More Orange and OJ Production in South Africa

Josh McGillInternational, Production

The production of oranges in South Africa is estimated to grow by 6% to 1.6 million metric tons (MMT) in 2021–22, the U.S. Department of Agriculture’s Foreign Agricultural Service (USDA/FAS) recently reported.


The area planted with oranges is expected to continue its stable growth rate, expanding by 2% to 47,750 hectares in 2021–22. Limpopo province is the leading growing region for oranges, accounting for 48% of total area, followed by the Eastern Cape (23%) and Western Cape (14%) provinces.

Valencias account for two-thirds of total orange area; Navels account for the other third.

Based on increased production, local consumption of oranges is projected to grow marginally to 85,000 metric tons (MT) in 2021–22. Local consumption a year earlier was estimated at 82,000 MT.

South Africa prioritizes supplying export markets, and surplus oranges or those that do not meet export standards are supplied to the fresh domestic and processed markets.

South Africa exports oranges to more than 100 countries. The export of
oranges is estimated to grow by 5% in 2021–22 to a record level of 1.36 MMT. The spike in demand due to the benefits of vitamin C in boosting immunity against COVID-19 is helping drive the growth in exports.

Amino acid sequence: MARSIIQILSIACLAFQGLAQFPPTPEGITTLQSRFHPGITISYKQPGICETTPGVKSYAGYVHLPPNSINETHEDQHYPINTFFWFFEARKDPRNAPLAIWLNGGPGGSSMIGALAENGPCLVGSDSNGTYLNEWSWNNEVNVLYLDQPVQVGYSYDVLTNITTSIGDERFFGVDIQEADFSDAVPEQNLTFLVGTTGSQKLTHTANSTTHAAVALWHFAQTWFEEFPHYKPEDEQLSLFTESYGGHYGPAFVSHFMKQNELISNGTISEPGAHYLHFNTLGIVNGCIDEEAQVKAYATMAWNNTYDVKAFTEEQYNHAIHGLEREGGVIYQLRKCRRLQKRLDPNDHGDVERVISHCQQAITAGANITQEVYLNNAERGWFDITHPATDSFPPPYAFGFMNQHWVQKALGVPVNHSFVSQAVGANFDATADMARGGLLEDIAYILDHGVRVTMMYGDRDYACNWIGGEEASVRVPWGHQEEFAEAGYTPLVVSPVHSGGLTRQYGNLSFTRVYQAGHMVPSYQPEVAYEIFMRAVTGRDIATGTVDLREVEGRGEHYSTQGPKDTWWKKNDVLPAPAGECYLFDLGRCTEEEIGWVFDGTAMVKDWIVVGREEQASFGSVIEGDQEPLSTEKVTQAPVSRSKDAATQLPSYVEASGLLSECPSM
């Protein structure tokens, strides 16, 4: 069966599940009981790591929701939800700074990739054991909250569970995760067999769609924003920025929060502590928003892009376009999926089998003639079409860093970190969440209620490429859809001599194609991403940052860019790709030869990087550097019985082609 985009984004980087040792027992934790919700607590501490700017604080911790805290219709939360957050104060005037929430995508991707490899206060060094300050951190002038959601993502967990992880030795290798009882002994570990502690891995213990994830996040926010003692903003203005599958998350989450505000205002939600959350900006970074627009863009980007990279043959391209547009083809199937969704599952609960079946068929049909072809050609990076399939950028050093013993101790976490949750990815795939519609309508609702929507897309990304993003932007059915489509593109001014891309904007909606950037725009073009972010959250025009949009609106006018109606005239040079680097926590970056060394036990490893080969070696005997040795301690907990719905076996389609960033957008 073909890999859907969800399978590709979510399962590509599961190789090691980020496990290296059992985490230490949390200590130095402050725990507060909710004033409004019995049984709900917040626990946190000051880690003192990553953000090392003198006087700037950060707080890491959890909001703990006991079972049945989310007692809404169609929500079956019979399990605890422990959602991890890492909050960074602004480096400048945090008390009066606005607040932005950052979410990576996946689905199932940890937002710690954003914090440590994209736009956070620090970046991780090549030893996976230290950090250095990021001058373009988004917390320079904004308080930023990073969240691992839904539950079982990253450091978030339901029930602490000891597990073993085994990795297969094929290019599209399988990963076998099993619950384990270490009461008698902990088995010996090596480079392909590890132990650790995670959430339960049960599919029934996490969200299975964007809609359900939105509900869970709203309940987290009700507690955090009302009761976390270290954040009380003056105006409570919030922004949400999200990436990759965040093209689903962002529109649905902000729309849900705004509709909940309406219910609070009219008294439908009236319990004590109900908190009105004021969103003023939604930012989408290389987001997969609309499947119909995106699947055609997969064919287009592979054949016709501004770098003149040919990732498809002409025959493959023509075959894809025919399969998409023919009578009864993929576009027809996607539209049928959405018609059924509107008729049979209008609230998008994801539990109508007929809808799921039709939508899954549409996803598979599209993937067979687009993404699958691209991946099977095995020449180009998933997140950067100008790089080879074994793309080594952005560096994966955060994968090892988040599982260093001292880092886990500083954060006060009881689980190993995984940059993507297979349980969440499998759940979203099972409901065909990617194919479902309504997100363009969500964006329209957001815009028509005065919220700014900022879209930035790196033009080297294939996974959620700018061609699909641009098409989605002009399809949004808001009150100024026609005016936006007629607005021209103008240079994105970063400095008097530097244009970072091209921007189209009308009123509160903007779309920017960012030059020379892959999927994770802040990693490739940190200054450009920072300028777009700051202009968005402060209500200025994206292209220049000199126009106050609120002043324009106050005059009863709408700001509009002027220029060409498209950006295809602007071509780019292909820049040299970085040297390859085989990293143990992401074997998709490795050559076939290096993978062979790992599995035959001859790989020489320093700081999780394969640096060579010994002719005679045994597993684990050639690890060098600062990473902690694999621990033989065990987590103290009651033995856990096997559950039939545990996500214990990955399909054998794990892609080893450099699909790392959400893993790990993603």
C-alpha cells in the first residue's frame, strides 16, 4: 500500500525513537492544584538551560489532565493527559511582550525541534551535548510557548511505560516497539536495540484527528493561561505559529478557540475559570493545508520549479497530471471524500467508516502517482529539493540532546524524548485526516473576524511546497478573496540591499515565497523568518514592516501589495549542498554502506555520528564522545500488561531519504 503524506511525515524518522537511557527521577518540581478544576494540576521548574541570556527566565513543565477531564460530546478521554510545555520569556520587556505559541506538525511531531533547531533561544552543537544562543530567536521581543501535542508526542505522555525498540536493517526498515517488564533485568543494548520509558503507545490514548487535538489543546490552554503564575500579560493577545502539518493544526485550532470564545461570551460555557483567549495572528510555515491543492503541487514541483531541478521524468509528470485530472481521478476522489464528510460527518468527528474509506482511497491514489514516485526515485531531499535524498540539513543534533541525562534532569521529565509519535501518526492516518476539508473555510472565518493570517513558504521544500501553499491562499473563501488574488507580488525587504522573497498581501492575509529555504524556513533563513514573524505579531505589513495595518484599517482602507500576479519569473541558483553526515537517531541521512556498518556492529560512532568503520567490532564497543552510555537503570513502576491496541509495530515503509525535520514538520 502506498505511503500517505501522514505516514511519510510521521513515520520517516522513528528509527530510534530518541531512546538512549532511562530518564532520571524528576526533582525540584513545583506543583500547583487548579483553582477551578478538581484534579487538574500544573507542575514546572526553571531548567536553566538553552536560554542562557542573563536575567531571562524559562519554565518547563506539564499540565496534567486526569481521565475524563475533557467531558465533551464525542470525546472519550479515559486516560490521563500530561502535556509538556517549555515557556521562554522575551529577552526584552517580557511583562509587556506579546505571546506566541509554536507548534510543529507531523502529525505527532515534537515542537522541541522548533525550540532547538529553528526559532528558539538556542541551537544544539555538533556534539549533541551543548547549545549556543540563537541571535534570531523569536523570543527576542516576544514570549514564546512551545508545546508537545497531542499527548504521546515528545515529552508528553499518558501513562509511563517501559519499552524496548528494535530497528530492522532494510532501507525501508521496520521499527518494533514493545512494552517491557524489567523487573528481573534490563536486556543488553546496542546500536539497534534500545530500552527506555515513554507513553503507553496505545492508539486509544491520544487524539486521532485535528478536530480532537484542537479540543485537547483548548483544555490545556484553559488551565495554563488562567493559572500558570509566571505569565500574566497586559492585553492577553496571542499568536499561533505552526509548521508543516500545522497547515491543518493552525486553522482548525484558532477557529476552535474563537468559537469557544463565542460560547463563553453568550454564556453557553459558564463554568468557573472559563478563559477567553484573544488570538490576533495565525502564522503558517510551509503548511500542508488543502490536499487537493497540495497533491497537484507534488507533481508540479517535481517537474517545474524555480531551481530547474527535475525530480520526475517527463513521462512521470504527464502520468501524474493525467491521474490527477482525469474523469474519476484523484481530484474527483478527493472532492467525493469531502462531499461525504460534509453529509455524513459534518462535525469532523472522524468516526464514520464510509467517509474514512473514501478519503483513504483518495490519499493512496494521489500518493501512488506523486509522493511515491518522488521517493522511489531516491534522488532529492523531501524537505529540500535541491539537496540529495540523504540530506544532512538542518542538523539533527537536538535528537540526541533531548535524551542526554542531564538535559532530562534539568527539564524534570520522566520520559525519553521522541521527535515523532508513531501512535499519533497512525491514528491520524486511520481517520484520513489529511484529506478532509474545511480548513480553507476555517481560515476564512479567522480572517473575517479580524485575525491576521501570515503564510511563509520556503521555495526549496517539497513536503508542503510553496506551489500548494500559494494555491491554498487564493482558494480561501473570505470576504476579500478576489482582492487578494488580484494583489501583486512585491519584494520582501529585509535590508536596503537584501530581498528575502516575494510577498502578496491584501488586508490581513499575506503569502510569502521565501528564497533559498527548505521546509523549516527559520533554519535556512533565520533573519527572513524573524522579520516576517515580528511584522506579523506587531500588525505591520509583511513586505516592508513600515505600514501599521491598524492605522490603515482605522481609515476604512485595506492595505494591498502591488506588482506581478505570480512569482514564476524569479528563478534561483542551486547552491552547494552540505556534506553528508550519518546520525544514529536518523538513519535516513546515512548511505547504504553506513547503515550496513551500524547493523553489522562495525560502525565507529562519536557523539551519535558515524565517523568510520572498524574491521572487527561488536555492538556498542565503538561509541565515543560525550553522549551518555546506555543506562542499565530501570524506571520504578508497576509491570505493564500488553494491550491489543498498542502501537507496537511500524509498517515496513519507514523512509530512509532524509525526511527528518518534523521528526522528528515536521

The European Union remains South Africa’s largest export market for oranges, accounting for 40% of total orange exports.

Exports of oranges to the United States increased to a record of 53,121 MT in 2019–20 but fell back slightly to 47,500 MT in 2020–21 due to logistical challenges faced by the industry.

The import of oranges is estimated to remain flat at about 3,000 MT in 2021–22. Relatively small volumes of oranges are usually imported into South Africa in November and December to close supply gaps and satisfy year-end demand.

The production of orange juice (OJ) is estimated to rise by 16% to 28,440 MT in 2021–22. Concentrated OJ accounts for at least 90% of total OJ produced in South Africa.

Domestic consumption of OJ will increase to 7,000 MT in 2021–22,
up from 6,500 MT in 2020–21.

Exports of OJ are expected to grow by 13% to 25,000 MT. Imports of OJ will remain flat at 2,000 MT in 2021–22. Zimbabwe is the main supplier of OJ to South Africa.

See the full USDA/FAS report on citrus in South Africa.

Source: U.S. Department of Agriculture’s Foreign Agricultural Service

Share this Post

Sponsored Content